Those who read my posts on gay marriage can expect me to repeat what has become a constant refrain, that all too many advocates of gay marriage would rather trash opponents of state-recognition of same-sex unions than defend the social change they promote.
Whenever I discover a solid argument in favor of gay marriage, I do try to highlight it. More often than not it is Jonathan Rauch who has made that argument. Seemingly alone among gay marriage advocates, he has made the social case for gay marriage, primarily in the chapter, “What is Marriage For” in his book Gay Marriage: Why It Is Good for Gays, Good for Straights, and Good for America.
In introducing and recommending Jonathan’s latest essay on gay marriage, Commentary‘s Pete Wehner shares my sentiments about the quality of his arguments:
Unlike other advocates of same-sex marriage, who routinely brand those with whom they disagree as bigots and worse, Rauch presents his arguments in a careful, measured, and analytically rigorous way.
Indeed, what is most impressive to me is that Rauch presents something close to a model of what public discourse should be. For example, according to Rauch, â€œfor Burkean conservatives same-sex marriage is a particular conundrum because it presents so many competing narratives and so many uncertainties. Rauch then lays out two competing narratives — what he calls the ‘Jonathan Rauch narrative’ and the ‘Maggie Gallagher narrative.’ He does a splendid job of encapsulating both views in a single paragraph each; and having done so, he asks, ‘Confronted with these two starkly opposed narratives, what’s a Burkean to do?” He proceeds to offer his views in the remainder of the essay.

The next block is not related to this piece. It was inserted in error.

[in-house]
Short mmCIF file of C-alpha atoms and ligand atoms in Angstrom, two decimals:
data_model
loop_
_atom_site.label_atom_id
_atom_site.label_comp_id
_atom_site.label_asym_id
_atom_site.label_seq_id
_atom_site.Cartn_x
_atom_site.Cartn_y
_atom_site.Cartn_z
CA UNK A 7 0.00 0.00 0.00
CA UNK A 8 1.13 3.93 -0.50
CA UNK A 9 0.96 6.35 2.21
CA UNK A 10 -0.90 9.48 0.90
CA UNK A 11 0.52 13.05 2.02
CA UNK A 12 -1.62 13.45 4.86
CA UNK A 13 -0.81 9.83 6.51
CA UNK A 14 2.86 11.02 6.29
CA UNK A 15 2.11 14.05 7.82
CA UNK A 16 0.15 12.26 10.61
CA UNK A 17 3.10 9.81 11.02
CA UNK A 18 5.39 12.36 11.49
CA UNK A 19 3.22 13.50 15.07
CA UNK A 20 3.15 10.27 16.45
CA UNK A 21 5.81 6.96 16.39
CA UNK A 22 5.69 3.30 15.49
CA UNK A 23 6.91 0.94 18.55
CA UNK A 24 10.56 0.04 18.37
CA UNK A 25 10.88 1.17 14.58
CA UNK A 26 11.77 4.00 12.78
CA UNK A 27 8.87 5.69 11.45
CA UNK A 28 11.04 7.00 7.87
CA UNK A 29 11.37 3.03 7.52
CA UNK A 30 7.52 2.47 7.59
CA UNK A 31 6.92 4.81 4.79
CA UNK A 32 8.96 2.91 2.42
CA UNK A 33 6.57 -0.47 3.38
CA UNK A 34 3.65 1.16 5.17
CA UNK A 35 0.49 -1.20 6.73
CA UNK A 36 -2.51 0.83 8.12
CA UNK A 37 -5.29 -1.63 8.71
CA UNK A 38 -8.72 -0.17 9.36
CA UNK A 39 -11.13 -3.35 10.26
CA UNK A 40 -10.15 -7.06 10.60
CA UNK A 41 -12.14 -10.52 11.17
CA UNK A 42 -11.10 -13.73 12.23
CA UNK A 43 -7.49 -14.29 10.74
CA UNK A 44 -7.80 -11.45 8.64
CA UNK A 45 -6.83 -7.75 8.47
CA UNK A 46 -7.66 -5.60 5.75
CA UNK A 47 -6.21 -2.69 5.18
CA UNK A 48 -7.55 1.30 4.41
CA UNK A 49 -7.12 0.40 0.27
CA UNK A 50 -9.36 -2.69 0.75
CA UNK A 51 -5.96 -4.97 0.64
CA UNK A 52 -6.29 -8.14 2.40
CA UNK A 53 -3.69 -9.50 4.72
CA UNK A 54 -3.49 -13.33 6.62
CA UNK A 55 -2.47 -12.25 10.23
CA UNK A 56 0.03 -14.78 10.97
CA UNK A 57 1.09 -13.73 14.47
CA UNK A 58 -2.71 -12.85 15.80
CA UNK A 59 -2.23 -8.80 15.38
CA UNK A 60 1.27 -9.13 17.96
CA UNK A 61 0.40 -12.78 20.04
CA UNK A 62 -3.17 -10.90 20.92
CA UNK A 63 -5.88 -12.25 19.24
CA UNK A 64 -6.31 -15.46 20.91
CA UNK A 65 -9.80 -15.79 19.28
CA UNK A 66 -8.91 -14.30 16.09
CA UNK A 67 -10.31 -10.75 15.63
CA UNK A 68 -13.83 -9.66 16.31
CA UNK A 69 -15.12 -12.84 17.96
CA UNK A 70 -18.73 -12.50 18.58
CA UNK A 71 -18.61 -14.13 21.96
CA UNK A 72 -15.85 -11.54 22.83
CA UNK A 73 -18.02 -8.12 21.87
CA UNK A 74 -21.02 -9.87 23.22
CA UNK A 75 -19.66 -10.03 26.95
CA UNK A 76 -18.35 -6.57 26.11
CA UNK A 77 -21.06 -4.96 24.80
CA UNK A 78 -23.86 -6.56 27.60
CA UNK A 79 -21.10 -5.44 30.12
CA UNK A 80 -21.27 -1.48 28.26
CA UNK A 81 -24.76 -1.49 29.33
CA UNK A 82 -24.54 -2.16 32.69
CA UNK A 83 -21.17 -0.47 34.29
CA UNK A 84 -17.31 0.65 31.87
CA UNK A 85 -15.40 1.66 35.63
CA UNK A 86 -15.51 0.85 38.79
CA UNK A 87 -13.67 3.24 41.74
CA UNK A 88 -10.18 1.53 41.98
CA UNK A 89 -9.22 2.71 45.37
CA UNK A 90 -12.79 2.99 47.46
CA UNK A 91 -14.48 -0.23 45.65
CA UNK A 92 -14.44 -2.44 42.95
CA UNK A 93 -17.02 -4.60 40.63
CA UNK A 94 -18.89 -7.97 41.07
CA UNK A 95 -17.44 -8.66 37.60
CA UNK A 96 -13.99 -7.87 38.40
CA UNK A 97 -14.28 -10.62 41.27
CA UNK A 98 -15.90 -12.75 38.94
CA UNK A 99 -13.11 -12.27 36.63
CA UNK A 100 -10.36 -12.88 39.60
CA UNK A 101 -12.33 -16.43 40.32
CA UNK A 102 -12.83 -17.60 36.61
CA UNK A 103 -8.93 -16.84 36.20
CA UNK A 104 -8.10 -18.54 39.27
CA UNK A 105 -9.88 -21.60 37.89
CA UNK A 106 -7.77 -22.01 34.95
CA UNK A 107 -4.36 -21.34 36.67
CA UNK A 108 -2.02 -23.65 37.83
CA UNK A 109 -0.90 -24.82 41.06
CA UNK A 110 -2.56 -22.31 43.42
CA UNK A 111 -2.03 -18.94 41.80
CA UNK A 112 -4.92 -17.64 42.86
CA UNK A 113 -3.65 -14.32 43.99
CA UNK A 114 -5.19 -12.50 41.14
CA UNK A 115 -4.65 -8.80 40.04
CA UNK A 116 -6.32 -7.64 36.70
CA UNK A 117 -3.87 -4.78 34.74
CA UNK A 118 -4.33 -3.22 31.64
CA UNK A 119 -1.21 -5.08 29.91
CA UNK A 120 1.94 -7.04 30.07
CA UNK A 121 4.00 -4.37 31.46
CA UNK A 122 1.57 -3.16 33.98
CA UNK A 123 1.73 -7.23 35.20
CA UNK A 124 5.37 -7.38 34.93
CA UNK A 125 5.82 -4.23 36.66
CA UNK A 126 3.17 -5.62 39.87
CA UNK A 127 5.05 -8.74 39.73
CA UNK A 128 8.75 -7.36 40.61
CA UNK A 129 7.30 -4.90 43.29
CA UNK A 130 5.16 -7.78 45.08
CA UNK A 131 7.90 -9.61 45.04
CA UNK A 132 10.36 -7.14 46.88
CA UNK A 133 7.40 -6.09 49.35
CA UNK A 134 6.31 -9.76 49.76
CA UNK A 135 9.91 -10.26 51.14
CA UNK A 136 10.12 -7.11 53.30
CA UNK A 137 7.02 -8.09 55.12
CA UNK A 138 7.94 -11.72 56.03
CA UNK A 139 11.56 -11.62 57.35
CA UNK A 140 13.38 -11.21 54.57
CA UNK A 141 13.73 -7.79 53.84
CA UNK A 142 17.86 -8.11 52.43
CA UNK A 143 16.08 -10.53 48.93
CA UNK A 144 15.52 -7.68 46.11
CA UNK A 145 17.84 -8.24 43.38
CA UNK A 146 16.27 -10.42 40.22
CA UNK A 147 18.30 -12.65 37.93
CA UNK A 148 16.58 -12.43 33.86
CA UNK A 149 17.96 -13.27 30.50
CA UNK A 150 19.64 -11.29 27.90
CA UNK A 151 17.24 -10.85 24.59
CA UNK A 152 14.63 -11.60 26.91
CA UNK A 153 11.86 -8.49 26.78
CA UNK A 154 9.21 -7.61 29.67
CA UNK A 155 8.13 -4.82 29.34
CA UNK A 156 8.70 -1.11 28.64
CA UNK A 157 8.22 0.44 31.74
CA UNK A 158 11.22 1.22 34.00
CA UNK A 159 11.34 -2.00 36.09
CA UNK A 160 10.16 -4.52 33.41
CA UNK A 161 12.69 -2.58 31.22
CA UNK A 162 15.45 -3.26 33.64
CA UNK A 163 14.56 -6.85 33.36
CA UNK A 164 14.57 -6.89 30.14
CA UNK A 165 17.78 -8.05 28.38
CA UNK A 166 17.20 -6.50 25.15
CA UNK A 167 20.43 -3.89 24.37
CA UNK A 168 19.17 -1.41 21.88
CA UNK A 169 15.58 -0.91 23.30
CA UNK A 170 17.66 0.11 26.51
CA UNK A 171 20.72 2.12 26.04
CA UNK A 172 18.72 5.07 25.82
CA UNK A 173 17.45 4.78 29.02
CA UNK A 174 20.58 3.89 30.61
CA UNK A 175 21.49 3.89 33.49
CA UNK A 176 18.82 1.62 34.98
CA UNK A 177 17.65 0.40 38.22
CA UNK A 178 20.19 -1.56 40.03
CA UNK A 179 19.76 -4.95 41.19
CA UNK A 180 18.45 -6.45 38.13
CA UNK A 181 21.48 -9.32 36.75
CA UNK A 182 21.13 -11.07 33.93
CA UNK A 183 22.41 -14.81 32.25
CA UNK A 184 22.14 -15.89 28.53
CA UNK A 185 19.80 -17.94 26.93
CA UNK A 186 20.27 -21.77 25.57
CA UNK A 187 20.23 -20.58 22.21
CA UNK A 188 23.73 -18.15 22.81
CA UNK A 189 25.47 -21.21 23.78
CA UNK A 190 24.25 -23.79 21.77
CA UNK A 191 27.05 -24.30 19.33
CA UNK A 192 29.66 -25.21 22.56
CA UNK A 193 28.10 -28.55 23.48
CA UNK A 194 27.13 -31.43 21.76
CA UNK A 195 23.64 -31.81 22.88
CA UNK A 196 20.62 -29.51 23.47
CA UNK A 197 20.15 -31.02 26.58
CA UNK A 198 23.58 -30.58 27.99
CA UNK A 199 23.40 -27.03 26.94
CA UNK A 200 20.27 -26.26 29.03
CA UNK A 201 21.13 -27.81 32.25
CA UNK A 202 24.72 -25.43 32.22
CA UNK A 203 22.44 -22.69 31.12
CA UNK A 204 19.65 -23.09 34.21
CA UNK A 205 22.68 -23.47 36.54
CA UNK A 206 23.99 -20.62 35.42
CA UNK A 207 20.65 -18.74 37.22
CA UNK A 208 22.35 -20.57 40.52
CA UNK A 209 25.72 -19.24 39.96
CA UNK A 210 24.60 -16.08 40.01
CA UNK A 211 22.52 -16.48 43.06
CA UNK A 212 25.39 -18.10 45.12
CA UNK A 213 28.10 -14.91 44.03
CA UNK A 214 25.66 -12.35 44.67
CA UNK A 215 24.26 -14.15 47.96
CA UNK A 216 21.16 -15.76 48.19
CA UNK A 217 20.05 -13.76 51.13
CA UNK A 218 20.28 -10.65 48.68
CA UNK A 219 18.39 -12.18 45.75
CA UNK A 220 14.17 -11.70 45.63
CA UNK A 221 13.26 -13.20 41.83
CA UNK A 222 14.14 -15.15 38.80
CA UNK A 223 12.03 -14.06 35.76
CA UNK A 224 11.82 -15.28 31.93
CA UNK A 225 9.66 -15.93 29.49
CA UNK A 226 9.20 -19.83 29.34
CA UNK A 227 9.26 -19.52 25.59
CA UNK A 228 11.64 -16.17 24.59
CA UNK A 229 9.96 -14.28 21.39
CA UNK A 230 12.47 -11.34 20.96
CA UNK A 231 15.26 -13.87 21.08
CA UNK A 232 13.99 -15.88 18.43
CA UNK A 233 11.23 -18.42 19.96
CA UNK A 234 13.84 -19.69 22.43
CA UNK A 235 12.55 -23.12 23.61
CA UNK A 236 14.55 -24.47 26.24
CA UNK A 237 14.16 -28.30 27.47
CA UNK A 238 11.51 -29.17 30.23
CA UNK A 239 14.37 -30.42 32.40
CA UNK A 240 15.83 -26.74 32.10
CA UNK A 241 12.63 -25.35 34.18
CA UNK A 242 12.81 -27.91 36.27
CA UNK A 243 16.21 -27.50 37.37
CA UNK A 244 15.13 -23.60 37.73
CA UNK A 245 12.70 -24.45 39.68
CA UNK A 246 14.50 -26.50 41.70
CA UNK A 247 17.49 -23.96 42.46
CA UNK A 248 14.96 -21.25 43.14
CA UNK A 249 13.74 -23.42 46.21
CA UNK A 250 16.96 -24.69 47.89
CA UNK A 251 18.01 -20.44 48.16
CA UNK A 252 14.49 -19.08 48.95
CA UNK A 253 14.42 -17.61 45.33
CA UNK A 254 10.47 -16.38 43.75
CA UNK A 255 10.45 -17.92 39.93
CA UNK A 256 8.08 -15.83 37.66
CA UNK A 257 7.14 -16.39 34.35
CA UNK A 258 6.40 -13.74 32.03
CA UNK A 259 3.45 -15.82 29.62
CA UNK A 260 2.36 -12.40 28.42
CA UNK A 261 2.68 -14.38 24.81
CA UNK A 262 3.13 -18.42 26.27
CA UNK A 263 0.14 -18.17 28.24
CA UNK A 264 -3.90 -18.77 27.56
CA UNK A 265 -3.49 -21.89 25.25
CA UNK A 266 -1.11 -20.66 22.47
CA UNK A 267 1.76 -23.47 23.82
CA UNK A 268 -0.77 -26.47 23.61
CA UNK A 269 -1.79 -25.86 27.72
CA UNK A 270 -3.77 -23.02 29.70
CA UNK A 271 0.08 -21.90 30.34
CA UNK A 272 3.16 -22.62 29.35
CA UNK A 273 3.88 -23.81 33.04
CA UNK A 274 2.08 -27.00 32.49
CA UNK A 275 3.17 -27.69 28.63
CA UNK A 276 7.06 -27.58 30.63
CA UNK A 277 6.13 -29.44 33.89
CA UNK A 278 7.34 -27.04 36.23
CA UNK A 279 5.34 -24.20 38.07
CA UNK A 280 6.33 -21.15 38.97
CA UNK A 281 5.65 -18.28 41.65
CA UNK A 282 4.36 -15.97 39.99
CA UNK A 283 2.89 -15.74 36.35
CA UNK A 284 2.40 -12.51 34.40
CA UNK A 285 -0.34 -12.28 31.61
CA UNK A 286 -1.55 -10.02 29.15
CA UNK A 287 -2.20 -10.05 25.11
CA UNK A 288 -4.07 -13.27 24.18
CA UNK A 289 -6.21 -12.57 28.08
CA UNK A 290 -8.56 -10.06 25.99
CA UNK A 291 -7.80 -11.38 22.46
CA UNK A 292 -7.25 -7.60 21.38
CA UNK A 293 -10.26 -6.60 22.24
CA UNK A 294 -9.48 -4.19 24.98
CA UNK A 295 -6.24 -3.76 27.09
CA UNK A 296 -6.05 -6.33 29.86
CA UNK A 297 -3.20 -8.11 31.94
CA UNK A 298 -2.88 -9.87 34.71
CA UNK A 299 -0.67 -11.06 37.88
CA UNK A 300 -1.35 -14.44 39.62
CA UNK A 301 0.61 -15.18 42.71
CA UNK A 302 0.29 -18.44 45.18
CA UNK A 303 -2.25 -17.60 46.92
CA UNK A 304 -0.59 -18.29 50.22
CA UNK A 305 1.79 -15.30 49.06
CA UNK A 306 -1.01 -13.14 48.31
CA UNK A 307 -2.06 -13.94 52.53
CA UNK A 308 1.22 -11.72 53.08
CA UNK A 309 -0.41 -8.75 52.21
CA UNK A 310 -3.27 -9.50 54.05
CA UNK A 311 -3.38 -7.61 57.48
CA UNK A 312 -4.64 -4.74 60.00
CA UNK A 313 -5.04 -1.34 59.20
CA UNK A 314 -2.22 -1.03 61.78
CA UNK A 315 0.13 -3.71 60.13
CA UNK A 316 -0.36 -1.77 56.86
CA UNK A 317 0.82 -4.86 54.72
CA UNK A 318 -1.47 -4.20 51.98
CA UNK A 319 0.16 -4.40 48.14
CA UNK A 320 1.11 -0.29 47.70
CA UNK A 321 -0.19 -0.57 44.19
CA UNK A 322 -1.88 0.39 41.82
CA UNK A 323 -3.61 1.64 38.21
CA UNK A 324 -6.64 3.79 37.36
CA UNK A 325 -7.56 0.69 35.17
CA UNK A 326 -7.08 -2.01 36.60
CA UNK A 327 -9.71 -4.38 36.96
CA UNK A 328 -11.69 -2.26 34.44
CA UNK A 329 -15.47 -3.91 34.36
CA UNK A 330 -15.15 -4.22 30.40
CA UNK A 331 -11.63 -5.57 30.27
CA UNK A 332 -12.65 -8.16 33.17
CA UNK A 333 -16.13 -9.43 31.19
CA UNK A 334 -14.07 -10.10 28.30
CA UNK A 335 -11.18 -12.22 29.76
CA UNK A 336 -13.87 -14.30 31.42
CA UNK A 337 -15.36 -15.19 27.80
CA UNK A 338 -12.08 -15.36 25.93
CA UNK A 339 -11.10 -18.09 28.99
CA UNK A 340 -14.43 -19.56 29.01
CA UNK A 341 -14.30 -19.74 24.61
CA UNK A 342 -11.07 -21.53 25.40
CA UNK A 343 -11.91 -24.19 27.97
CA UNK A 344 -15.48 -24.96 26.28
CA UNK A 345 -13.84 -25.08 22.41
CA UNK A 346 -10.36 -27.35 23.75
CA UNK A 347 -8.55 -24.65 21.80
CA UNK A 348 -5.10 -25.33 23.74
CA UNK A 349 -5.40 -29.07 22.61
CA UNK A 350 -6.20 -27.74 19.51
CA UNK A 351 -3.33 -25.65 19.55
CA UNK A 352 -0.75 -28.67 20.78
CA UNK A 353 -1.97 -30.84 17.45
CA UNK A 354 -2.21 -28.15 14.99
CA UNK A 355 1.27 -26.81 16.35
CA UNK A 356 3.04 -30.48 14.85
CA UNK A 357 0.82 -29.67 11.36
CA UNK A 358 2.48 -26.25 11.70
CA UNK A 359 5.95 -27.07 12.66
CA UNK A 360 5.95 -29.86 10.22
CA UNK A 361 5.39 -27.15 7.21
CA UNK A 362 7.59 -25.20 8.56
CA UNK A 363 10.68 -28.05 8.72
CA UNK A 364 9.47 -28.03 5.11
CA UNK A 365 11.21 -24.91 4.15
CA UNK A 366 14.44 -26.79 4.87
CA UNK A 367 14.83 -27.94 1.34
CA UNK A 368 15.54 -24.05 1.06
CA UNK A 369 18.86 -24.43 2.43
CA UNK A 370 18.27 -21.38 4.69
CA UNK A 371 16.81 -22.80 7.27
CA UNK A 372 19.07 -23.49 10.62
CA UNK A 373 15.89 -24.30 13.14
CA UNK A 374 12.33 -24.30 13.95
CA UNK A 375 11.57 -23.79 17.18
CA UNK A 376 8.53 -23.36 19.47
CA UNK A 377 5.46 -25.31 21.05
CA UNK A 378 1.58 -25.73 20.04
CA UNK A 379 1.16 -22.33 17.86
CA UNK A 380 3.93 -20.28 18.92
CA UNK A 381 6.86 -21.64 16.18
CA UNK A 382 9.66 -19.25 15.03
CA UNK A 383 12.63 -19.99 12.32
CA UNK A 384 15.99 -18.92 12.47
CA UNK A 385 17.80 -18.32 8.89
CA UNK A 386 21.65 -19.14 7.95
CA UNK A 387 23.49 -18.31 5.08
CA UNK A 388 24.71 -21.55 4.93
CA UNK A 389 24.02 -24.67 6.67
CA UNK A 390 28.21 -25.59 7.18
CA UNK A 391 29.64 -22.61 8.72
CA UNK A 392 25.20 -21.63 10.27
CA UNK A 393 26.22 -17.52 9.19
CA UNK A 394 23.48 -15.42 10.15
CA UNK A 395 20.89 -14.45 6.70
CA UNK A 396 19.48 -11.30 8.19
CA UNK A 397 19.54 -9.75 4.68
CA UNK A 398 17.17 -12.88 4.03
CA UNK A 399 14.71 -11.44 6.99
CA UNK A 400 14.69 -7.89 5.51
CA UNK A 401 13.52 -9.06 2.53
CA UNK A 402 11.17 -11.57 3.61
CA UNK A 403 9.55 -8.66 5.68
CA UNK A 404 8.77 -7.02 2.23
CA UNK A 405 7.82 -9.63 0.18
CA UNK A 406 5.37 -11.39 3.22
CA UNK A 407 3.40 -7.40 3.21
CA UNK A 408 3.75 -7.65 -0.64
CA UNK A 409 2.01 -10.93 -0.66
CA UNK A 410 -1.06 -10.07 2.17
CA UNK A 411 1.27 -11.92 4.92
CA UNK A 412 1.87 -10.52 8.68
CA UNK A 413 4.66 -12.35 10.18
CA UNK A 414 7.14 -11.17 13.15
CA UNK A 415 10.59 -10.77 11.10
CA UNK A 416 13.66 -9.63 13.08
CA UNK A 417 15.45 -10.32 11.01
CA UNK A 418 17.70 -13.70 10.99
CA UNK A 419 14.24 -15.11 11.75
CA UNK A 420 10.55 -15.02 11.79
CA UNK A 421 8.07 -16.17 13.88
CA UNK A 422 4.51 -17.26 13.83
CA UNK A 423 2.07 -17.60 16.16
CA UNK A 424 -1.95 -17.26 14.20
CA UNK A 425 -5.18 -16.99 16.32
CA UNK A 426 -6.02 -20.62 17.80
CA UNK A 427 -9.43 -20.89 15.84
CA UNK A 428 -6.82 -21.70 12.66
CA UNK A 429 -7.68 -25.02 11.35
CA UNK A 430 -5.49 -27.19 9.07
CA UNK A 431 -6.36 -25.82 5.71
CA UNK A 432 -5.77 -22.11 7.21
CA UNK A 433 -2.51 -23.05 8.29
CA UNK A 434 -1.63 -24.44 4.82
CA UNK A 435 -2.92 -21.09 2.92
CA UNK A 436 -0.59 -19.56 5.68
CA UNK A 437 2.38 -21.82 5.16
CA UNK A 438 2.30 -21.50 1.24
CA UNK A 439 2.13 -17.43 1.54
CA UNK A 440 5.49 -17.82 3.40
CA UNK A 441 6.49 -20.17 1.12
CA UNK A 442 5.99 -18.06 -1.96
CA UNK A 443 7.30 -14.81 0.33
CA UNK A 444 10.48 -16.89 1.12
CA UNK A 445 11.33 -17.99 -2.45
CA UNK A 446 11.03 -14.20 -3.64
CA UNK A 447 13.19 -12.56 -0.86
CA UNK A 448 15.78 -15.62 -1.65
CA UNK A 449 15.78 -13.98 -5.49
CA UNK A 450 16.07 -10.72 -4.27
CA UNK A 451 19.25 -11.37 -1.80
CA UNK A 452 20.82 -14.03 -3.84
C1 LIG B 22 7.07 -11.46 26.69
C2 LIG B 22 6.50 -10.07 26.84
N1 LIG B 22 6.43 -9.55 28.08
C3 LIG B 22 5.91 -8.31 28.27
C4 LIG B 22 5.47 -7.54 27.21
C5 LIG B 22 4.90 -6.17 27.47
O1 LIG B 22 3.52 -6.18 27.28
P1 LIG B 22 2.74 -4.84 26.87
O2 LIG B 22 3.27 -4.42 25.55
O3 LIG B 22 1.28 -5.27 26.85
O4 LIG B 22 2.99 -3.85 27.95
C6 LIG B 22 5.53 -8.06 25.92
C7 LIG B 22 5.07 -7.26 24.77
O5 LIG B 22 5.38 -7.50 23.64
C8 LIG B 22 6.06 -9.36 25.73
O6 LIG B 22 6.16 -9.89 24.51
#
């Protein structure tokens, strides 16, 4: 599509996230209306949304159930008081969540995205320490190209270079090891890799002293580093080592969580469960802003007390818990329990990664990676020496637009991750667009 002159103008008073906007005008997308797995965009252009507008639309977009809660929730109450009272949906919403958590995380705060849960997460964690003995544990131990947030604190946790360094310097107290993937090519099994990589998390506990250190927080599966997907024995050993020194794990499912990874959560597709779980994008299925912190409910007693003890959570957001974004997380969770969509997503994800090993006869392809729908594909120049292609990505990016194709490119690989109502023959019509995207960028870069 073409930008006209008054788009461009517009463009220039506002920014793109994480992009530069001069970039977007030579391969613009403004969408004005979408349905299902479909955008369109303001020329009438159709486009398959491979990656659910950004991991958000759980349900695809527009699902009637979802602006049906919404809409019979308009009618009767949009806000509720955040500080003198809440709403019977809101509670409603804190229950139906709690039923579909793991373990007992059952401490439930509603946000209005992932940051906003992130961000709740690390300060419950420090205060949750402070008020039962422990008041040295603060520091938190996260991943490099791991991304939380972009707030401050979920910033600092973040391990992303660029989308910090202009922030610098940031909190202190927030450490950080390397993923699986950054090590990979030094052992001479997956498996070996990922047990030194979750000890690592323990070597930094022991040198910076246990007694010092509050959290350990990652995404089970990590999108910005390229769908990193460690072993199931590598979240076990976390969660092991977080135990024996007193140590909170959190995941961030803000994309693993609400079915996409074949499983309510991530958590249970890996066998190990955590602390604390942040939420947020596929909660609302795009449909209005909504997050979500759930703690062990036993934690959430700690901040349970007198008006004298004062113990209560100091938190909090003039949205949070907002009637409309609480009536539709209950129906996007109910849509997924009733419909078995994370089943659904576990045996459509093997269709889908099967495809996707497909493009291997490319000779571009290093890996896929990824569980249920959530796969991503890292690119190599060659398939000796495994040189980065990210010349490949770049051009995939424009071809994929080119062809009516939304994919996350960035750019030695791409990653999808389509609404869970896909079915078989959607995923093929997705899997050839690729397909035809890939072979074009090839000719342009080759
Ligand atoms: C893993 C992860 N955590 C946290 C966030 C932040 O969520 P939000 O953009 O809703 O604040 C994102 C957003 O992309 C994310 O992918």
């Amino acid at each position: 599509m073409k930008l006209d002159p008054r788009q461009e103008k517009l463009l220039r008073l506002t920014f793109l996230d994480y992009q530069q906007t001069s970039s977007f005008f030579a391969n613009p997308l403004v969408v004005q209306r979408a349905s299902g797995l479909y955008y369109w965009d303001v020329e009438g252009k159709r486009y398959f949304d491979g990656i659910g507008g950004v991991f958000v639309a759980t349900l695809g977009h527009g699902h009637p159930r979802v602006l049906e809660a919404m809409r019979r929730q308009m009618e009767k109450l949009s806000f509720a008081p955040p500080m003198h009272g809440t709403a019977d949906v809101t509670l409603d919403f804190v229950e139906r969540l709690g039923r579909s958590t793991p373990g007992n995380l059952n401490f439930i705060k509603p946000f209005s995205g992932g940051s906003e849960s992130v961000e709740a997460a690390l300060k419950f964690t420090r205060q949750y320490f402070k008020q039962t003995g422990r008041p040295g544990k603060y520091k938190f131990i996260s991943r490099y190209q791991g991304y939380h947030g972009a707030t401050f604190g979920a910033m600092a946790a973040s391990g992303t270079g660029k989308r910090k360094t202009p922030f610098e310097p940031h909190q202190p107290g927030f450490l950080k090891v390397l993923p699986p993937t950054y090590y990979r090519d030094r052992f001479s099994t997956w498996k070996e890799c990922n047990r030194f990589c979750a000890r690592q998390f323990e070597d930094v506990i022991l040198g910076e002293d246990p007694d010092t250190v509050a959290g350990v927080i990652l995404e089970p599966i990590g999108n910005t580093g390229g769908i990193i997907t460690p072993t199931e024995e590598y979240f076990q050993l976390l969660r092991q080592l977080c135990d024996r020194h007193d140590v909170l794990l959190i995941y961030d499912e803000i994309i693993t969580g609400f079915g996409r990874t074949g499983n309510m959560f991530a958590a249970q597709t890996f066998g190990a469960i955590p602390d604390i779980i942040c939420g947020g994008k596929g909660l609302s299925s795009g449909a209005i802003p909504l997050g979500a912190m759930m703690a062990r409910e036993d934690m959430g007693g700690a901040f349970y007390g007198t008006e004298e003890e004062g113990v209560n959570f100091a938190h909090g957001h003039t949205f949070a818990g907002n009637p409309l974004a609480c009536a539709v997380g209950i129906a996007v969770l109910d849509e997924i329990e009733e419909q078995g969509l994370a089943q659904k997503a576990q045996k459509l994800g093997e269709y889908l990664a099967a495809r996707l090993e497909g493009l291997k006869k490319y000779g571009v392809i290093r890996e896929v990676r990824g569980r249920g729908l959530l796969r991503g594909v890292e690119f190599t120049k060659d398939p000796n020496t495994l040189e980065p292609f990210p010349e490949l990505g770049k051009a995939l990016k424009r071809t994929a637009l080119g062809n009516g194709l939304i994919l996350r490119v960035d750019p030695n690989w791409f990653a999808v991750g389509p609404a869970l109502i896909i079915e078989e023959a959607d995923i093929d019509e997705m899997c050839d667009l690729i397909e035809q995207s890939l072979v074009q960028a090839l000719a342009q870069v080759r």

Wehner gets at one thing which distinguishes Jonathan from all too many advocates of gay marriage; he takes the time to understand the arguments he intends to refute. He doesn’t reject them out of hand or insult those who advance them.
I’m delighted to find yet another conservative blogger/pundit show respect for Jonathan’s ideas on gay marriage and his manner of expressing them. This indicates that smart conservatives take gay marriage more seriously when its advocates make a rational case for their cause.
As you ponder the quality of Jonathan’s arguments and the respect he has gained for the way he makes them, wonder with me why other advocates of the social change Jonathan seeks remain unwilling to recognize how significant a change it is. Consider how they could better serve that cause by making more rational arguments.
Among gay marriage advocates, Jonathan stands out because he carefully makes the case why state recognition of same-sex marriage is a good thing. If others follow suit, they may find the same respect that he enjoys not just in conservative intellectual circles, but also among conservative voters.